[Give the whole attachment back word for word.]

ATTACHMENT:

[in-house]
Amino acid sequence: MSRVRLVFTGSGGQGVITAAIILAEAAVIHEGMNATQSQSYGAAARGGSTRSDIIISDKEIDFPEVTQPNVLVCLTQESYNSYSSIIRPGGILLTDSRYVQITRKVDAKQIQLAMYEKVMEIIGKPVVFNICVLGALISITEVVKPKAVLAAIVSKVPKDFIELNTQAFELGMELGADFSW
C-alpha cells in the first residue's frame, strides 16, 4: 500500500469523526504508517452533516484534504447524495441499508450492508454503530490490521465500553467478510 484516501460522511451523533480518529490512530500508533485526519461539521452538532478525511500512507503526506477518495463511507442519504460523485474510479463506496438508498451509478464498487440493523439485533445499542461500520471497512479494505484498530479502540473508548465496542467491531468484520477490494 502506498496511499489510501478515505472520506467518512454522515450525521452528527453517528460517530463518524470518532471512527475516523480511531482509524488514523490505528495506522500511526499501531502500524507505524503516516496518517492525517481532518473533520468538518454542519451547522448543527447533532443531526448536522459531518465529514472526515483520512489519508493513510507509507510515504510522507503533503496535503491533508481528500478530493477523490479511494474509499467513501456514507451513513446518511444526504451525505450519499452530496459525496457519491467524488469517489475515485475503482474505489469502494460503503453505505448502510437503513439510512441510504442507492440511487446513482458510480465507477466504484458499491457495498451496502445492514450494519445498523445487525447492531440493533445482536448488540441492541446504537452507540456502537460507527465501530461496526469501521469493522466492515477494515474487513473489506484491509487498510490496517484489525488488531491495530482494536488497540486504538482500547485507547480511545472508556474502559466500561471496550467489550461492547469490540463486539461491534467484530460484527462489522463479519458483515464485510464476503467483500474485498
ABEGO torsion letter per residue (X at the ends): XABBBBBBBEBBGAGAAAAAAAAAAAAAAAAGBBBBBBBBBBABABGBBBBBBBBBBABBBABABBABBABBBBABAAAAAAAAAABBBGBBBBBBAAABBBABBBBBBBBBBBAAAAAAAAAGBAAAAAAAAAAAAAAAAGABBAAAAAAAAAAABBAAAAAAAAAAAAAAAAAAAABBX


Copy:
[in-house]
Amino acid sequence: MSRVRLVFTGSGGQGVITAAIILAEAAVIHEGMNATQSQSYGAAARGGSTRSDIIISDKEIDFPEVTQPNVLVCLTQESYNSYSSIIRPGGILLTDSRYVQITRKVDAKQIQLAMYEKVMEIIGKPVVFNICVLGALISITEVVKPKAVLAAIVSKVPKDFIELNTQAFELGMELGADFSW
C-alpha cells in the first residue's frame, strides 16, 4: 500500500469523526504508517452533516484534504447524495441499508450492508454503530490490521465500553467478510 484516501460522511451523533480518529490512530500508533485526519461539521452538532478525511500512507503526506477518495463511507442519504460523485474510479463506496438508498451509478464498487440493523439485533445499542461500520471497512479494505484498530479502540473508548465496542467491531468484520477490494 502506498496511499489510501478515505472520506467518512454522515450525521452528527453517528460517530463518524470518532471512527475516523480511531482509524488514523490505528495506522500511526499501531502500524507505524503516516496518517492525517481532518473533520468538518454542519451547522448543527447533532443531526448536522459531518465529514472526515483520512489519508493513510507509507510515504510522507503533503496535503491533508481528500478530493477523490479511494474509499467513501456514507451513513446518511444526504451525505450519499452530496459525496457519491467524488469517489475515485475503482474505489469502494460503503453505505448502510437503513439510512441510504442507492440511487446513482458510480465507477466504484458499491457495498451496502445492514450494519445498523445487525447492531440493533445482536448488540441492541446504537452507540456502537460507527465501530461496526469501521469493522466492515477494515474487513473489506484491509487498510490496517484489525488488531491495530482494536488497540486504538482500547485507547480511545472508556474502559466500561471496550467489550461492547469490540463486539461491534467484530460484527462489522463479519458483515464485510464476503467483500474485498
ABEGO torsion letter per residue (X at the ends): XABBBBBBBEBBGAGAAAAAAAAAAAAAAAAGBBBBBBBBBBABABGBBBBBBBBBBABBBABABBABBABBBBABAAAAAAAAAABBBGBBBBBBAAABBBABBBBBBBBBBBAAAAAAAAAGBAAAAAAAAAAAAAAAAGABBAAAAAAAAAAABBAAAAAAAAAAAAAAAAAAAABBX